As a bookend to a tumultuous year, Yahoo has begun handing out pink slips to about 1,500 employees, acting on an earlier announcement that it would cut at least 10 percent of its staff before year's end.
The "at least" part of the announcement had left open the question of how many people would be let go, but Yahoo confirmed Wednesday that it will be a 10 percent reduction of its about 15,000 employees.
[ Yahoo's tumultuous year was dominated by the saga of Microsoft's attempts to purchase the company. ]
"Better aligning costs with revenues now and in the future is an essential part of Yahoo's strategy to perform competitively given the current economic downturn and to position us for growth when the economy strengthens," Yahoo said in a statement.
The staff reduction is part of a plan intended to cut more than $400 million in costs on an annualized basis. "This is part of an ongoing effort to foster a culture of efficiency and cost discipline," the statement reads.
When it announced the layoffs in October, Yahoo also said that it plans to save money by relocating operations to places where it's cheaper to do business, consolidating its real estate, improving procurement, and seeking efficiencies in its technology platform.
The affected employees will be supported with severance packages and other services. This round of layoffs is the second one this year for Yahoo, which cut 1,000 jobs in February.
Yahoo began 2008 with high hopes for a turnaround, after co-founder Jerry Yang took over as CEO from Terry Semel in June 2007.
Yang vowed to restore Yahoo's innovation edge and to boost its finances, but despite setting in motion a number of ambitious business and technology initiatives, he failed to deliver the expected results.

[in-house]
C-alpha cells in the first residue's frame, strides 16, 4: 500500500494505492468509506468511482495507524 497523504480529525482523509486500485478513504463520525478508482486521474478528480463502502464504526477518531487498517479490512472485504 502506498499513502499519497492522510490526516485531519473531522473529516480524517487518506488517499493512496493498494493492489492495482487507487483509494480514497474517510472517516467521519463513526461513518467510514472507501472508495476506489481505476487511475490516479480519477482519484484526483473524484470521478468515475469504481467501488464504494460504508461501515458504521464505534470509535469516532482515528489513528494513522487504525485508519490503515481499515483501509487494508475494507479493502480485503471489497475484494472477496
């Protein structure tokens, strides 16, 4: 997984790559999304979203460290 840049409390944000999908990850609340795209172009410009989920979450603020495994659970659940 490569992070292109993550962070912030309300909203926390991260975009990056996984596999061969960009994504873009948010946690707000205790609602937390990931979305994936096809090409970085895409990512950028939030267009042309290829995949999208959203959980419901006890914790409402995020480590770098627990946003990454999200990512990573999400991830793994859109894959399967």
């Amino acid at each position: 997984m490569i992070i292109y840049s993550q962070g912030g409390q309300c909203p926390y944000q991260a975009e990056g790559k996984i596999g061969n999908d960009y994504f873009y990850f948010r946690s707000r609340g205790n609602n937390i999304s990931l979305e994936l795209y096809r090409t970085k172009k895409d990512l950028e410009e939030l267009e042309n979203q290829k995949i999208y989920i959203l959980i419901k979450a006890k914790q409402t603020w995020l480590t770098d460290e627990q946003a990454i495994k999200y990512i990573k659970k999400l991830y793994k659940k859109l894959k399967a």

Last month, Yang announced his intention to give up the CEO post as soon as a replacement is found, although he will remain a board member and reclaim his "Chief Yahoo" title.
The year was marked by Microsoft's attempt to acquire Yahoo, a corporate soap opera whose last chapter has yet to be written.
Yang got loudly criticized by large Yahoo shareholders and influential financial analysts for, in their opinion, his unwillingness to give fair consideration to Microsoft's offers.
Now, Yahoo's stock is in much worse shape than at the beginning of the year, and its financial performance has been disappointing.
On Wednesday, large Yahoo shareholder Ivory Investment Management LP urged Yahoo's board to sell the company's search engine ad business to Microsoft, The Wall Street Journal reported. Last week, Microsoft CEO Steve Ballmer said that crafting a search ad deal with Yahoo should be done sooner rather than later.
After Microsoft gave up on its bid to acquire all of Yahoo in May, it came back with an offer to buy the Yahoo search business, but Yahoo also rejected it. Instead, Yahoo cut a search ad deal with Google that was smaller in scope. That deal collapsed after it became clear that the U.S. government would challenge it on antitrust grounds.
On the technology front, Yahoo has embarked on long-range, complicated social computing projects to catch up to nimbler rivals like Facebook, MySpace, and Google.
However, Yahoo's grand vision of being the clear top choice for Web developers and for Internet users, as outlined in its Yahoo Open Strategy project, is far from realized.
Having seen a steady stream of high-ranking officials depart voluntarily for greener pastures this year, there are questions of whether Yahoo has a deep enough talent bench to complete these projects on a timely fashion.
Certainly, layoff rounds as significant as the one being carried out right now don't help observers feel more confident.